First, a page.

Just upgraded form Hopper w/Sling to Hopper 3 in my 5th wheel. We are full time in it. Have the Wingard Traveler, DPH 42, and solo hub. Also have Joey in bedroom. The Traveler is good, as long as there are not trees obstructing the view of the satellites. To use the DPH42, you must have three cables run from the Traveler to the DPH42. Only took three hours after picking up the Hopper 3 to have it up and running. Activated it by chat, but since it was a purchased Hopper 3, had to be transferred to an advanced tech.

I also have a tripod dish setup, but have not had to use it yet.
 

Doughhead

Active SatelliteGuys Member
Jun 15, 2018
23
4
Western desert
Are you going to be off the power grid? My Wally, tv with a regular dish draws 90 watts. Using a dome would
draw more. Another question, if I upgrade my Wally to a DVR , do I need a new remote?
 

Timbee

Thread Starter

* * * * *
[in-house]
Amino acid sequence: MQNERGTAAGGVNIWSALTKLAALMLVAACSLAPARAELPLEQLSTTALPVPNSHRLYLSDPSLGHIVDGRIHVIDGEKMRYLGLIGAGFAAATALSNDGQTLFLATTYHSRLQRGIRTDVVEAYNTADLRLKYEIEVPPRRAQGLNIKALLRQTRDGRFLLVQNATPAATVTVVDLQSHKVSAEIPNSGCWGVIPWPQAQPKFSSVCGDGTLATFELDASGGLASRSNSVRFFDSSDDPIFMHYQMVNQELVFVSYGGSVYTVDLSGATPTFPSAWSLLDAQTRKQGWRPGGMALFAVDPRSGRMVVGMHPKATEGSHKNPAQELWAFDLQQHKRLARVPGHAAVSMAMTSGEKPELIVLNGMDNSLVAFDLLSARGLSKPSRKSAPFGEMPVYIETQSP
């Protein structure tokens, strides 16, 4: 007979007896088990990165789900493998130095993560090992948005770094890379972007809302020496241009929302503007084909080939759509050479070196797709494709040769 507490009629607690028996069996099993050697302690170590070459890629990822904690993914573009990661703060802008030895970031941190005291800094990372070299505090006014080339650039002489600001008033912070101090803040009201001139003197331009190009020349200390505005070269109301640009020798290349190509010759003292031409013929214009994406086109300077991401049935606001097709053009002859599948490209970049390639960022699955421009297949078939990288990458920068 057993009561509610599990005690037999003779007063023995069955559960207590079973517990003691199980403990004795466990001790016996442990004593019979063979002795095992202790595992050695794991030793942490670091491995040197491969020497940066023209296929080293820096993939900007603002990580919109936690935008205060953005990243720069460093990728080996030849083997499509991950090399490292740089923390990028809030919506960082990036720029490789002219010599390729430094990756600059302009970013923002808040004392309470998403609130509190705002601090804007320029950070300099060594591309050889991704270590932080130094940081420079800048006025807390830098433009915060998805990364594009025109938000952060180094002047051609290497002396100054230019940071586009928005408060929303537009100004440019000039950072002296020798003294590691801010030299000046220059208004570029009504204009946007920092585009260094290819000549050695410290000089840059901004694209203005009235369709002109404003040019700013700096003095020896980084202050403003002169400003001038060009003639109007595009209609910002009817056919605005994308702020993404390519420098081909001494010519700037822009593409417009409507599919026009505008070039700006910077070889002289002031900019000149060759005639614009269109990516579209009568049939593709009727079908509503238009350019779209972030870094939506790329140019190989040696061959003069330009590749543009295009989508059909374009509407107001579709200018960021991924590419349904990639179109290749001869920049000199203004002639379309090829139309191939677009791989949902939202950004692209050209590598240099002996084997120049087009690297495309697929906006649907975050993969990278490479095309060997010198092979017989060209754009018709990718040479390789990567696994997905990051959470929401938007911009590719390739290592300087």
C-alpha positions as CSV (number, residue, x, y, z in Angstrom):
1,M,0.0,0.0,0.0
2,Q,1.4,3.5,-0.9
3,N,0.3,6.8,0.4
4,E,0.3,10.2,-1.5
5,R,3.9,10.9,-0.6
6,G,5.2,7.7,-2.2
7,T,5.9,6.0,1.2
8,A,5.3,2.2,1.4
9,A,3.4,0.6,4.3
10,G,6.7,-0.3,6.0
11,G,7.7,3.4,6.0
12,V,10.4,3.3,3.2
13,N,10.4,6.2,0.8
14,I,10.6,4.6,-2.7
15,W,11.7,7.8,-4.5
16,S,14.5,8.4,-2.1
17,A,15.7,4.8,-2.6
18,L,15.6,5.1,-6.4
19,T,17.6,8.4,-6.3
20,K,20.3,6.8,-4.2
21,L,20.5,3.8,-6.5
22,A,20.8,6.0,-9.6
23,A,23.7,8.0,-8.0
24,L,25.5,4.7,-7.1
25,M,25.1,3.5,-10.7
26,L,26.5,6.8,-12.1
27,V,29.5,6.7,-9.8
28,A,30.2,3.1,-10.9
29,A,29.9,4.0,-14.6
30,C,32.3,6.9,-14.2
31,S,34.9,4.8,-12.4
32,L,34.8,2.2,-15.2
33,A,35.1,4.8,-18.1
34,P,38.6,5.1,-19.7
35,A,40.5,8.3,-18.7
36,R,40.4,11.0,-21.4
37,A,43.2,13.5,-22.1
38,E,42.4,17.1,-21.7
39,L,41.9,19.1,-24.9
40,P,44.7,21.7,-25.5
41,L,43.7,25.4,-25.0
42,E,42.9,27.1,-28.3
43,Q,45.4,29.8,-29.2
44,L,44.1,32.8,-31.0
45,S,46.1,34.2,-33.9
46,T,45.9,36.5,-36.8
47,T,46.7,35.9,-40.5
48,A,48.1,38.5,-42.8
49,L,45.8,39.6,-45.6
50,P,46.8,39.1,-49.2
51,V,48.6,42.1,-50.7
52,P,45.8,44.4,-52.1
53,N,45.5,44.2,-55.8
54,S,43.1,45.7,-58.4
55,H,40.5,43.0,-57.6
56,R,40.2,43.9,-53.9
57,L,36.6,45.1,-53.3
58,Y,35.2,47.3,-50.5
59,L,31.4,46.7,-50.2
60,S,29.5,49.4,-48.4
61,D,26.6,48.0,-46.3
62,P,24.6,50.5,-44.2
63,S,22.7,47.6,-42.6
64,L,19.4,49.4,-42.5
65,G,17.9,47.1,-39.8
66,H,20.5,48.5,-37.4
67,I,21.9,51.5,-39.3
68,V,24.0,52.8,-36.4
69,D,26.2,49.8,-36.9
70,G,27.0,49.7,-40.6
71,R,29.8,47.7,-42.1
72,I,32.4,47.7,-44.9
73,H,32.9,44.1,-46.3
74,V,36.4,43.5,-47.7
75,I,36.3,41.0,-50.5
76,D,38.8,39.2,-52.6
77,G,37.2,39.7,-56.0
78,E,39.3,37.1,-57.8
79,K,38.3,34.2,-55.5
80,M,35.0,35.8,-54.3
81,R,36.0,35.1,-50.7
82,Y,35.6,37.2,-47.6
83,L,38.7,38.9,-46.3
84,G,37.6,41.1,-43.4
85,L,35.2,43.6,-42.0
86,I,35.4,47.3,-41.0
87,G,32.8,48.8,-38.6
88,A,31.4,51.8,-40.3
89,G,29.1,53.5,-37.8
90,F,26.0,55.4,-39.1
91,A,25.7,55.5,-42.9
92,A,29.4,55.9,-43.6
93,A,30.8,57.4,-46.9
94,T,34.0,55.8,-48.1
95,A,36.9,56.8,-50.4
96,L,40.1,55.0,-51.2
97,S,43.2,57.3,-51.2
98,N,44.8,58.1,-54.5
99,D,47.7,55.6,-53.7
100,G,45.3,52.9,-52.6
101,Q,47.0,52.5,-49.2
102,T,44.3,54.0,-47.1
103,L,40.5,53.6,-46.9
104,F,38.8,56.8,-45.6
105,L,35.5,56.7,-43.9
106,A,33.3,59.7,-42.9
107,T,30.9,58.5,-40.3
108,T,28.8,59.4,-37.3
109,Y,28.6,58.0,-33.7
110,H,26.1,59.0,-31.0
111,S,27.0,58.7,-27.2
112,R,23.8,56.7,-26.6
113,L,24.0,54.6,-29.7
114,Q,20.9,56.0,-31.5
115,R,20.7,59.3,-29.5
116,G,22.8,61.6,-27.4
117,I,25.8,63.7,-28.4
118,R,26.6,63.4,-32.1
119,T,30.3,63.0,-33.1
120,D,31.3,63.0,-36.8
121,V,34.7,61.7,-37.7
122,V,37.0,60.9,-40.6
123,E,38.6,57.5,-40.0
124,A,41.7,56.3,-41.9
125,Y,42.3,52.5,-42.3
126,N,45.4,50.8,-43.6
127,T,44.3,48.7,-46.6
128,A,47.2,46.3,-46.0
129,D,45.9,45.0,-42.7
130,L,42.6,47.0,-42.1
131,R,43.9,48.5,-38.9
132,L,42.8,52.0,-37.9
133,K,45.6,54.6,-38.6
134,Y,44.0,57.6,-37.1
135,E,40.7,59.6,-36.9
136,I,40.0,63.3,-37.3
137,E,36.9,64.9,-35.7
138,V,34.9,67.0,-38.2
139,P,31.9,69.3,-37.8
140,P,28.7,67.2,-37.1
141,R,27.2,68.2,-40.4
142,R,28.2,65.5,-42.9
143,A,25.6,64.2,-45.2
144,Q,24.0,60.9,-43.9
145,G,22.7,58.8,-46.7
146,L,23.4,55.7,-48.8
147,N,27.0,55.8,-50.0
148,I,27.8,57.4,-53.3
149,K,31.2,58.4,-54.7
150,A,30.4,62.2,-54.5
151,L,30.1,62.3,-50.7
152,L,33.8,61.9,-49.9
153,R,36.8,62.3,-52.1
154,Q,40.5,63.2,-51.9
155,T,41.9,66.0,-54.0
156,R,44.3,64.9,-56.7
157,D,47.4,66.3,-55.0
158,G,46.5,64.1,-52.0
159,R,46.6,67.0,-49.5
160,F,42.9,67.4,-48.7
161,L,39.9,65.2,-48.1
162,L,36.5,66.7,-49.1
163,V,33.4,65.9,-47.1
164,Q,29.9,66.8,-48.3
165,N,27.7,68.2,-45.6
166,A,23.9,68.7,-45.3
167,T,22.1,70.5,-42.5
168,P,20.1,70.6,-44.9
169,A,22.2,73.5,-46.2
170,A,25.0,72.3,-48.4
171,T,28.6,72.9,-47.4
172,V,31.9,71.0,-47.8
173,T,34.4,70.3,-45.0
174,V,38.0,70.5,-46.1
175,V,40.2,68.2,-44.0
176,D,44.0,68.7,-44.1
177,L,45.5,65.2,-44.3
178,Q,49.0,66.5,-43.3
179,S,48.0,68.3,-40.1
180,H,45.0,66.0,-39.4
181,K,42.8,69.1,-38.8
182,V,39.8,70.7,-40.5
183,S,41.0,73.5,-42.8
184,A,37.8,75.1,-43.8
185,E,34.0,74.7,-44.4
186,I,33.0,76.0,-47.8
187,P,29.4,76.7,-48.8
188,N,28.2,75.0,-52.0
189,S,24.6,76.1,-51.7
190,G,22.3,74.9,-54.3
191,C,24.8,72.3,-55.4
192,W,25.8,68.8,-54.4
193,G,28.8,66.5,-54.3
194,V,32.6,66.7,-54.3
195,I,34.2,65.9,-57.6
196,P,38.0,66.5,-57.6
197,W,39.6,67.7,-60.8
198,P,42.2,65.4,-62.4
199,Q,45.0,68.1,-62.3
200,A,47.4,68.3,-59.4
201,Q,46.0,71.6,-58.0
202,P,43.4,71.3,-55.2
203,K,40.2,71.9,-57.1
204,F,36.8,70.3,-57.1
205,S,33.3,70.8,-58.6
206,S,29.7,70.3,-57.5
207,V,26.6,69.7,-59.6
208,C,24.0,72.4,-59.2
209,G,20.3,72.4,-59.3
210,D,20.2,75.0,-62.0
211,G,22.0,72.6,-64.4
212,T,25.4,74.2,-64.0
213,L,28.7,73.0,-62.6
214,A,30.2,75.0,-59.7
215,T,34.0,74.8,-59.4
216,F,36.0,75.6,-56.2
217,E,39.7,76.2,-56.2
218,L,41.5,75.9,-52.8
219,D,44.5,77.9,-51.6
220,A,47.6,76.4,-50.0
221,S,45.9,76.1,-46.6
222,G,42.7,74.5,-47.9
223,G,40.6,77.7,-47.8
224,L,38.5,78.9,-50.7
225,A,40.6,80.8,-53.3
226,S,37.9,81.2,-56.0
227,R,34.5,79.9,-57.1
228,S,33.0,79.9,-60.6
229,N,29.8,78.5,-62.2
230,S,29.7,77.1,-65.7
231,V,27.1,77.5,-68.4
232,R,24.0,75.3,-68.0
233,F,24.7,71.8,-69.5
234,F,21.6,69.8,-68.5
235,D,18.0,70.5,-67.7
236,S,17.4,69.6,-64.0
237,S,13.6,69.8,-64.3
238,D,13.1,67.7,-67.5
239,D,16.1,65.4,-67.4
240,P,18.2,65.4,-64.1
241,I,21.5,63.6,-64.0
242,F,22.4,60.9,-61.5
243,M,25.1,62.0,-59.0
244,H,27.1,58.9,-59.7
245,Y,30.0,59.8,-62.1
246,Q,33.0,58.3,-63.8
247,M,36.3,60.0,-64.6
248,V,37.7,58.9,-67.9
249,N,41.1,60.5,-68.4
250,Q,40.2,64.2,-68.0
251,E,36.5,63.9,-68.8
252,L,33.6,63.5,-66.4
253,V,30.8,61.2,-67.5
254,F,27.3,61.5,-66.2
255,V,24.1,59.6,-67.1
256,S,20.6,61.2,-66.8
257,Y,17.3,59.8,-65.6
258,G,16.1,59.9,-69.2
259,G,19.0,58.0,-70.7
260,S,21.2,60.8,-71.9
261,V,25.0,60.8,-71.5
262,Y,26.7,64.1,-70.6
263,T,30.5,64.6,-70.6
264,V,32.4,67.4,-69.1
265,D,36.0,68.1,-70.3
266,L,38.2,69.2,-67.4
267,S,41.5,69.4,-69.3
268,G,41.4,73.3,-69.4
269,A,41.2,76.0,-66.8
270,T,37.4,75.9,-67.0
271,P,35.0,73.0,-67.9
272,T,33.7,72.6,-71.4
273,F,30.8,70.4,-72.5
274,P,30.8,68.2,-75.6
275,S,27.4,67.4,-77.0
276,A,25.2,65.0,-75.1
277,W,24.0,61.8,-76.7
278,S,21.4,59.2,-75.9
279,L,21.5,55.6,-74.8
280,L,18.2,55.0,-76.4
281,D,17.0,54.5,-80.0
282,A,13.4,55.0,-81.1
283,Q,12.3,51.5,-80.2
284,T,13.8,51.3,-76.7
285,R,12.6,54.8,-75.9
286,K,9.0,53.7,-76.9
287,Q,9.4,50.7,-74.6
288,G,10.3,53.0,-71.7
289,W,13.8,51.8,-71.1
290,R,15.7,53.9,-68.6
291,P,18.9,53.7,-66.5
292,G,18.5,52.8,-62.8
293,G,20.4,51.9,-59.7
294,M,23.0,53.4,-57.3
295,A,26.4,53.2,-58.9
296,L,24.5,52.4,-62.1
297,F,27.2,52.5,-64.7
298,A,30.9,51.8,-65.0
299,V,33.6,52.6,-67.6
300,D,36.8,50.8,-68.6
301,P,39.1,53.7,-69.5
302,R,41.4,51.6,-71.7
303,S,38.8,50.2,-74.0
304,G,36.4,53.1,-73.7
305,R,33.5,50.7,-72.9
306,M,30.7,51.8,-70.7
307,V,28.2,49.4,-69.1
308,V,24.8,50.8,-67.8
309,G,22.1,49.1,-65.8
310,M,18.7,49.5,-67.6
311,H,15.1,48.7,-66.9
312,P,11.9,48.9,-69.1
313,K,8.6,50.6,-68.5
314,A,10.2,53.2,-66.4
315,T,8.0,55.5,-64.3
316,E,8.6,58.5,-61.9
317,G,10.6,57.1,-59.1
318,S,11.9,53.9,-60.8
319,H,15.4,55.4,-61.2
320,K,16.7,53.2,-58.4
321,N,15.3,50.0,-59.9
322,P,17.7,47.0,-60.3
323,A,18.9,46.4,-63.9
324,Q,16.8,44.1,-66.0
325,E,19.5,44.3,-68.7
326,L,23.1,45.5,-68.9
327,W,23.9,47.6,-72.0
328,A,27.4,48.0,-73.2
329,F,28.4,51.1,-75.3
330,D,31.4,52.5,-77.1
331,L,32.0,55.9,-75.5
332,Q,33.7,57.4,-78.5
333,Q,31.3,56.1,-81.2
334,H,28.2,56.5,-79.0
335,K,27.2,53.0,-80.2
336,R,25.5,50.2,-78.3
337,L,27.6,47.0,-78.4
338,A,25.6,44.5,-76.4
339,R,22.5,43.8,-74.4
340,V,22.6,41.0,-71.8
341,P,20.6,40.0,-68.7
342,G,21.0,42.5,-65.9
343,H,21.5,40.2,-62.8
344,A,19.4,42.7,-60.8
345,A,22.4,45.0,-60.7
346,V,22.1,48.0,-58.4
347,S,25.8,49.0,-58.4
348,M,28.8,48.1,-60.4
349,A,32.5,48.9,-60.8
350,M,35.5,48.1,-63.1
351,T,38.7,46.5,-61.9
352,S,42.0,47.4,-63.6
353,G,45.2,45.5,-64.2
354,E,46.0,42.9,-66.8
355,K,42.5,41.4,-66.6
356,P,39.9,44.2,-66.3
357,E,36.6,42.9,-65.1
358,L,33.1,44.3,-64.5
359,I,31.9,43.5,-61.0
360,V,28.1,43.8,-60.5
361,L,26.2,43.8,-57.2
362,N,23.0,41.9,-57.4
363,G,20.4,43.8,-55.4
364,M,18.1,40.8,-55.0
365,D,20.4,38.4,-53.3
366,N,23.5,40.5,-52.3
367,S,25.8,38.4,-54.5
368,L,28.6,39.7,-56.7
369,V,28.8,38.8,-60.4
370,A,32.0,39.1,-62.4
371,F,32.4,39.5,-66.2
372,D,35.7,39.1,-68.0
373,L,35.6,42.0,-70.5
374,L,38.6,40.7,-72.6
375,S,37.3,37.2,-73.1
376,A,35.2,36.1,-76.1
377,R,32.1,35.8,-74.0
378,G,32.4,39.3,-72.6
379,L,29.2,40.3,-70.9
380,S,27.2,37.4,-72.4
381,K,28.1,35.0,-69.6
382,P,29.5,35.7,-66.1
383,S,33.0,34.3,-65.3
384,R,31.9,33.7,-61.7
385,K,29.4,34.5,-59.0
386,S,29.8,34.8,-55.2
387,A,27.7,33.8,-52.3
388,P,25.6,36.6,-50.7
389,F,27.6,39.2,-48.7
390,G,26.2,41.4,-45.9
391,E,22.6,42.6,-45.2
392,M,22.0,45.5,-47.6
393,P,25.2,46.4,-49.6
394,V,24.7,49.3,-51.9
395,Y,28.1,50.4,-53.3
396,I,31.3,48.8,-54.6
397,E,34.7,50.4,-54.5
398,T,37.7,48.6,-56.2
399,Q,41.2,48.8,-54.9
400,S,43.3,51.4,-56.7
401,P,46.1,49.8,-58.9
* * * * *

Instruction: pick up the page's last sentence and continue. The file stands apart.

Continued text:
Active SatelliteGuys Member
Oct 25, 2018
21
10
Northeast USA
You absolutely want it Hopper 3.
You didn't mention weather you will be full time in your RV, half time or a few weekends a year.
If full time you may want to spring for one of those expensive weingards.
If part time a heavy duty tripod with a bubble level on top that allows you to insure the mounting post is always plumb regardless of how level the ground is.
There is also a variety of software that can show you where the satellites are located in the sky, as if you were talking a picture of them.
It required more than a dozen calls for me to get my first Hopper installed in my RV.
Everyone said it could not be done until I found the one CSR in retention that figured a work around to get past the rules.
We expect to be traveling anywhere from 2-3 months. Pretty much decided that the tripod route is what will work best for us. I can also use it at a few other locations at other times of the year as well.
 

Claude Greiner

SatelliteGuys Master
Supporting Founder
Sep 8, 2003
13,221
3,753
Detroit - The Paris of the Midwest